Trying Out Google Voice and Google Wave


Google Wave and Google Voice are two of the hottest services from one of the hottest software companies in the world. Right now they are invite-only, not quite ready for the prime public. Google Wave is a supposed to change the way web communication occurs. It is a combination of instant messaging, forum, videos, photos, RSS, etc. The key word is convergence. Everything in Google Wave is done in “real time.” The more people participate in a topic aka “wave” the more social it becomes. I post a video about something, and someone else can respond to it by writing something, providing a link, or posting a photo, etc.

I was invited recently and haven’t had the chance to extensively dive deeper than the surface, so more on that in the near future. From what I’m getting, it rather dull if the majority of your friends do not practically live on Google and incorporate Google services into their lives. With only about 10 or so people in my contact list who are invited to Wave, and half of them not even using it; it’s been pretty boring. The key is collective cooperation. People need to keep adding to wave, otherwise it just sits there.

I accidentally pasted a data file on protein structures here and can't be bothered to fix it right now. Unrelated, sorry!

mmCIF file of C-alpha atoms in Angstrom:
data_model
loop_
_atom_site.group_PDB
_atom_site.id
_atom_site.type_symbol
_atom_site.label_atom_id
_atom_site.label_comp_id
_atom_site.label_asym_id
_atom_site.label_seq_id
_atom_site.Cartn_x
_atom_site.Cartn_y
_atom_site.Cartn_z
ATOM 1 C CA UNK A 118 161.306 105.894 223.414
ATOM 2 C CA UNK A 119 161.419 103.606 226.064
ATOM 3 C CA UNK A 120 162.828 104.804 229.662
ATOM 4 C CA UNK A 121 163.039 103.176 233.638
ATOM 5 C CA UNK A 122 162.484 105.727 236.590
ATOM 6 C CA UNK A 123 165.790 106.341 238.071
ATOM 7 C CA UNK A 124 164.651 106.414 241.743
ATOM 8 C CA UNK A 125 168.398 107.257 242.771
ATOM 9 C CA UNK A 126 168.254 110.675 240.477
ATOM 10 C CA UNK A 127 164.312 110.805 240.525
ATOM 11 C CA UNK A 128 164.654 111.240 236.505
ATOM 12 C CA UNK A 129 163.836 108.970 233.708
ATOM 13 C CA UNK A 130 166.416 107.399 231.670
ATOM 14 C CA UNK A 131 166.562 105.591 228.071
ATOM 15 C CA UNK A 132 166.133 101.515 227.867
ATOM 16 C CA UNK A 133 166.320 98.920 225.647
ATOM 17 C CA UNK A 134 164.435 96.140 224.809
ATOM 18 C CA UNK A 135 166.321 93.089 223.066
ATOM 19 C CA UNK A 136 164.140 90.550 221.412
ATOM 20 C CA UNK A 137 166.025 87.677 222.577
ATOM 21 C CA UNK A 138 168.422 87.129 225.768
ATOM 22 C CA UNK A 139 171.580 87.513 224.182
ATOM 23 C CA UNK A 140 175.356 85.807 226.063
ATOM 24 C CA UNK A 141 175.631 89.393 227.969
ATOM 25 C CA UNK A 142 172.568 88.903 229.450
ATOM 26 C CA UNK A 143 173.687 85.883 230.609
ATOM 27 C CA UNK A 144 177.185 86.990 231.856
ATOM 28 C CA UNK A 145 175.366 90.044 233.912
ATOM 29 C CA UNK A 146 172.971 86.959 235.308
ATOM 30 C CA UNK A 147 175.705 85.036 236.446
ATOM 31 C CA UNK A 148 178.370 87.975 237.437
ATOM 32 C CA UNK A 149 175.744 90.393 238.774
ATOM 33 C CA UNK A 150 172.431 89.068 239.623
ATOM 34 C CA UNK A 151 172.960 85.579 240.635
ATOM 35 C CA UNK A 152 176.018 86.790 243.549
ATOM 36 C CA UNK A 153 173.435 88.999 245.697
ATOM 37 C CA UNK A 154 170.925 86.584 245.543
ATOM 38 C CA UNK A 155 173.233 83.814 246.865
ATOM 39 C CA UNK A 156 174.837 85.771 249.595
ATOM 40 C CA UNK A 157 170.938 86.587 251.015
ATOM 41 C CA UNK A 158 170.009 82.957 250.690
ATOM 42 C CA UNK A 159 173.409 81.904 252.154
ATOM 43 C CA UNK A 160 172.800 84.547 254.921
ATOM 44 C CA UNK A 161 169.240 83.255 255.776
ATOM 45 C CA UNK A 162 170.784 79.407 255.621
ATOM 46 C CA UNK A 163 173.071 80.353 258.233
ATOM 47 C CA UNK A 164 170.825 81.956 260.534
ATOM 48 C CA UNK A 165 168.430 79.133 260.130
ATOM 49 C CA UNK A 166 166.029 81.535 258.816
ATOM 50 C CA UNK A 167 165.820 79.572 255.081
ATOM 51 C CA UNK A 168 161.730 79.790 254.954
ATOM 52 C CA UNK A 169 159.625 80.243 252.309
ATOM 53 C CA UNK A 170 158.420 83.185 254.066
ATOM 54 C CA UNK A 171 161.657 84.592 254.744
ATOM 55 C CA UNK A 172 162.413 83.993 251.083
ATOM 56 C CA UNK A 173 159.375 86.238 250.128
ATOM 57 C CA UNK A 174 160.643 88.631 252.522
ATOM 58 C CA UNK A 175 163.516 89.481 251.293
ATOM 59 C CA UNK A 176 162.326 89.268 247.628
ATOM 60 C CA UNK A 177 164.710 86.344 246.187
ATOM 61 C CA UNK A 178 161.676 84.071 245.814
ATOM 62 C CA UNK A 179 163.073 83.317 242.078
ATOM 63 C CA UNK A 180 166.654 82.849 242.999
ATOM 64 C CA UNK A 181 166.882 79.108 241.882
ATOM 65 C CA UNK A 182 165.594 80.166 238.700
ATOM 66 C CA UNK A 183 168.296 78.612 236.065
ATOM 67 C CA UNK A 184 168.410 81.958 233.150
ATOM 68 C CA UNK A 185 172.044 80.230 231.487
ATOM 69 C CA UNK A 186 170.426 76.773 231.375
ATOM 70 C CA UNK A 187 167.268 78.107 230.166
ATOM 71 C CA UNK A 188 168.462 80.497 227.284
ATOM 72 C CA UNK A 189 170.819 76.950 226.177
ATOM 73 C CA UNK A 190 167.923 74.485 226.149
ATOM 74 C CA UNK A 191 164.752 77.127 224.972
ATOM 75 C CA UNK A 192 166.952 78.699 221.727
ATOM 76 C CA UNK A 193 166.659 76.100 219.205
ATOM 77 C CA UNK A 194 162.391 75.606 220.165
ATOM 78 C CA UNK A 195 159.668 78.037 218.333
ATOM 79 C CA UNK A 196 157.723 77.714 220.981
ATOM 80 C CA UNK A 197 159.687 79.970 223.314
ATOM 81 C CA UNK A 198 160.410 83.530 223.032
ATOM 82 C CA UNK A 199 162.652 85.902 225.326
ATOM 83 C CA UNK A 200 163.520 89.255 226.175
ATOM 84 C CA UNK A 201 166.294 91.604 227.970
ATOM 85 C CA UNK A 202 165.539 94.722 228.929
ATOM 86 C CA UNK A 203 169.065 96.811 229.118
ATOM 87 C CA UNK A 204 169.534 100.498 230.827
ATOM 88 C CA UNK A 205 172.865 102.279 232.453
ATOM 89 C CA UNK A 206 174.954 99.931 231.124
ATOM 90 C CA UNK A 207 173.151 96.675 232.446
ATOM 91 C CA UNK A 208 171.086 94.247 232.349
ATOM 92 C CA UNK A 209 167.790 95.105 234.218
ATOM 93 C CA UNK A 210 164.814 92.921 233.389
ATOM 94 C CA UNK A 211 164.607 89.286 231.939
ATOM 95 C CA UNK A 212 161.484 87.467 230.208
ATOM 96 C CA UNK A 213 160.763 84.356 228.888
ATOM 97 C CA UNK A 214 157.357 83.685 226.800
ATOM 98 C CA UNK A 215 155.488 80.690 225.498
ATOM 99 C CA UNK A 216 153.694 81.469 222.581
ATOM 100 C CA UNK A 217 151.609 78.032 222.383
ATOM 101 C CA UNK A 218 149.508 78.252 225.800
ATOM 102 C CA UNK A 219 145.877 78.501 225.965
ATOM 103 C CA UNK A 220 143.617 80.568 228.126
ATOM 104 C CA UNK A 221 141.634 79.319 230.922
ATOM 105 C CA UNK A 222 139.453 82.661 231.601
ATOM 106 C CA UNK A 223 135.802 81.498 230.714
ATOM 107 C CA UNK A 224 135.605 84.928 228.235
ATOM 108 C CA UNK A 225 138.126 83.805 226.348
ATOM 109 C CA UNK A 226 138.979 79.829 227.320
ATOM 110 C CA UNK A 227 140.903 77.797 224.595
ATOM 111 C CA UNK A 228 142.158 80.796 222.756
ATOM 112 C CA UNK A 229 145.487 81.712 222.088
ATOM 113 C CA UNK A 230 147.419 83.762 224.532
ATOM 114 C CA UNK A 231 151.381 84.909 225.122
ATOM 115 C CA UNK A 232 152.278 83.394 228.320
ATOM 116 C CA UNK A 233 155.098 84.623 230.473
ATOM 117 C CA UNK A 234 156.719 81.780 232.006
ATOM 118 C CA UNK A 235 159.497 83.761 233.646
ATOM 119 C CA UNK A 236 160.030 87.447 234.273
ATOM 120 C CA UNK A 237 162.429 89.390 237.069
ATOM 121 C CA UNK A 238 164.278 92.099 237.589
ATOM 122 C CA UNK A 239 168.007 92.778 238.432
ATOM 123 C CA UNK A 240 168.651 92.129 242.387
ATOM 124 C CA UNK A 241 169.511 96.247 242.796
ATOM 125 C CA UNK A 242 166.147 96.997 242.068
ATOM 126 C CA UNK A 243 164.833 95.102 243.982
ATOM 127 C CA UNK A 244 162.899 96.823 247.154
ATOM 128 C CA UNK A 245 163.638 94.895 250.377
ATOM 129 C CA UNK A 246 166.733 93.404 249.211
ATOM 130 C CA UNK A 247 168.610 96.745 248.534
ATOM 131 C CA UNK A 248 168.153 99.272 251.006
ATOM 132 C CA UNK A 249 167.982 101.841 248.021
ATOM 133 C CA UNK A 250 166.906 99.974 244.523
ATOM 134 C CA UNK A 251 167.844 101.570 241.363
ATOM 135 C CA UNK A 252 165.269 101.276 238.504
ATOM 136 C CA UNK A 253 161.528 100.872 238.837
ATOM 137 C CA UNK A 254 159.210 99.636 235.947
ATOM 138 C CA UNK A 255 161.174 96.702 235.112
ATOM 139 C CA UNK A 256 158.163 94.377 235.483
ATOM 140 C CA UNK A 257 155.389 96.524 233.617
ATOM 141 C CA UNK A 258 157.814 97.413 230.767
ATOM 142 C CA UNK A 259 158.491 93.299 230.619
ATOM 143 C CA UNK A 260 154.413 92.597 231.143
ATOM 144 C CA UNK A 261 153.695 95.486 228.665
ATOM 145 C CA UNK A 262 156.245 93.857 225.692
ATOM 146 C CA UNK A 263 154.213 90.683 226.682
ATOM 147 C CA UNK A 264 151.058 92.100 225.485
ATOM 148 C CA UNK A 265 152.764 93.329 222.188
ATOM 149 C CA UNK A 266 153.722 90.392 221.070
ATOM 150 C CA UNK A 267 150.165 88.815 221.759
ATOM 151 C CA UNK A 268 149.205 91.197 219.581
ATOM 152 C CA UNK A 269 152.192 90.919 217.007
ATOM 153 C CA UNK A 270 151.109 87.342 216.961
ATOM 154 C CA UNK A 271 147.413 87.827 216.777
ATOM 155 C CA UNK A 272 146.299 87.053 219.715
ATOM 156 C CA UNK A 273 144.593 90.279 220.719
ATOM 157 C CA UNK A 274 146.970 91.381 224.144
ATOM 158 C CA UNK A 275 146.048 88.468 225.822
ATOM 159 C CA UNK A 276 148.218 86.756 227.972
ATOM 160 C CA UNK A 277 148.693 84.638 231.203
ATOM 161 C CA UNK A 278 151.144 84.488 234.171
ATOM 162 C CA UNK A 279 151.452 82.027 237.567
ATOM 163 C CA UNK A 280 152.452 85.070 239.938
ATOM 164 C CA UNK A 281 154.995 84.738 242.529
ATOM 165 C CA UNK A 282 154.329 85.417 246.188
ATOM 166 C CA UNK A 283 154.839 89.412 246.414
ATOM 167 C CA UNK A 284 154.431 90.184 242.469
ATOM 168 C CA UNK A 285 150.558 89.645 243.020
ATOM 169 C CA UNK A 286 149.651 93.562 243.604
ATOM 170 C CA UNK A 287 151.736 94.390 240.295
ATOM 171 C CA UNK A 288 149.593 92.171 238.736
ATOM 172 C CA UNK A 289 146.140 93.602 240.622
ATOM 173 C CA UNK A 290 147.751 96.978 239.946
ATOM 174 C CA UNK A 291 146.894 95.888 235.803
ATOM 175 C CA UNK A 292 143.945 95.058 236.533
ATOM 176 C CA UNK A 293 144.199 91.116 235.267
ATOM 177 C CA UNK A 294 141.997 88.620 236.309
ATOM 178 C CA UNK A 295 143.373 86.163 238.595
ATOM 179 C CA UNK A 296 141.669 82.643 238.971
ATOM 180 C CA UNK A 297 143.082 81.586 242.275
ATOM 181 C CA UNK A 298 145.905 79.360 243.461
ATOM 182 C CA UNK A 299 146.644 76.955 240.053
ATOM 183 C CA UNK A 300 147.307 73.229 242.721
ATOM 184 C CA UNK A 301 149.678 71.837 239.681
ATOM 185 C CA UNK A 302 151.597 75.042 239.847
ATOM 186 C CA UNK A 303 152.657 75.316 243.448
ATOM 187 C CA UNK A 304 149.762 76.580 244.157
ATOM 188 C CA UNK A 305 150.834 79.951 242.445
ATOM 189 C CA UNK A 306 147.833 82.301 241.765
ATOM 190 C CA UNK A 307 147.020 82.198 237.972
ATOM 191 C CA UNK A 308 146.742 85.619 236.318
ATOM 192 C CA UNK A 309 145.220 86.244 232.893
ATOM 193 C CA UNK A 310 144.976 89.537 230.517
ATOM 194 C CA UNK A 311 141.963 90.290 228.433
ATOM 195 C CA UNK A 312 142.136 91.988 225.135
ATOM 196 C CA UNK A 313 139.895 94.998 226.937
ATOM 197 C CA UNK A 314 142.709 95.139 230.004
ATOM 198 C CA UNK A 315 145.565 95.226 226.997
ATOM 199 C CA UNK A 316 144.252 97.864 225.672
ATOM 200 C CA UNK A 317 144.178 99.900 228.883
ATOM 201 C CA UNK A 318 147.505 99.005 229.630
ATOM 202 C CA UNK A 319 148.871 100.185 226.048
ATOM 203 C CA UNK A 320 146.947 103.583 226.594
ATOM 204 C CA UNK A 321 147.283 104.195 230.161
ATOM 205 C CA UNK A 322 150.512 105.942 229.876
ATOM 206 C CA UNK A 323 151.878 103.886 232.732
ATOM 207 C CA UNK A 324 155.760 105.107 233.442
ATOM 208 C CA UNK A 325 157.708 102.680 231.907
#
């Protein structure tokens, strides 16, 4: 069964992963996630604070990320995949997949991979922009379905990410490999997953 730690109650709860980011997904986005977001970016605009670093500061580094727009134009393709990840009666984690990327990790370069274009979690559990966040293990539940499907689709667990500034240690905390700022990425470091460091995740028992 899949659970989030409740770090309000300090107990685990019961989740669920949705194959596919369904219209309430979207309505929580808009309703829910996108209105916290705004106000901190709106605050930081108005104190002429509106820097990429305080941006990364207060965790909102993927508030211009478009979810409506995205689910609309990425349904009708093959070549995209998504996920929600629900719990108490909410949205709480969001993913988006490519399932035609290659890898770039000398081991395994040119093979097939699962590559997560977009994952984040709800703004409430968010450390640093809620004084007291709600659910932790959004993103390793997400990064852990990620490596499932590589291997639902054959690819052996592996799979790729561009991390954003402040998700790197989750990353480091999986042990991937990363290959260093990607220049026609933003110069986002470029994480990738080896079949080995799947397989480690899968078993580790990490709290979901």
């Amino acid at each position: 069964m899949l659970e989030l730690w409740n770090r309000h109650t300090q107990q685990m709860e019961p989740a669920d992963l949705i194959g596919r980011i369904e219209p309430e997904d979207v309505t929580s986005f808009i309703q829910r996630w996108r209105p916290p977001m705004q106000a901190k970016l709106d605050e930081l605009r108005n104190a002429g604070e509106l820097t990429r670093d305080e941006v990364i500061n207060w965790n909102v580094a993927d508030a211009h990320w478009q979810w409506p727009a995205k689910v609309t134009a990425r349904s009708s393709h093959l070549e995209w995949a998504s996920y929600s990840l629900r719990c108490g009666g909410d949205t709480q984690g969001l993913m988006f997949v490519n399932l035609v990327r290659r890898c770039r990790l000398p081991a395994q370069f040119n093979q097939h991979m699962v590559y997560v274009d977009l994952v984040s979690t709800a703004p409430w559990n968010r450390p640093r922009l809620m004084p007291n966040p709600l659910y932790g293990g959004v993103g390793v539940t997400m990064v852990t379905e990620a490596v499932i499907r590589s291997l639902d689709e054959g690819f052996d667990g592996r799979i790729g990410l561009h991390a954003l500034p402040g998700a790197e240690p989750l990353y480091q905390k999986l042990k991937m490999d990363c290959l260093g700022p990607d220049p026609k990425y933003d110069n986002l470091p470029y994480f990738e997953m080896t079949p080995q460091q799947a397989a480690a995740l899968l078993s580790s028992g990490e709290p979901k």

Google is calling it the e-mail of the future. I don’t think so. It just doesn’t seem to have the intuitiveness and clear clarity of e-mail which is textual for the most part. It feels like a great direction that Google is trying to integrate so many different types of communication into Wave, but it is a bit overwhelming at first. Even Google’s Wave YouTube videos are super long.

Google Voice is the other invite only service that is taking the world by storm. GV feels a lot more useful to the average joe who has to handle multiple phones and needs a service that links all those voice mail boxes with one central one. From what I’ve tested so far, GV lets you aggregate your voice mail into an Inbox and choose which ones you want to listen to in the order that you want to listen to them. It can also transcribe your voice mail into text and send them to you as SMS instead of having to listen to them.

This video explains the gist of it:

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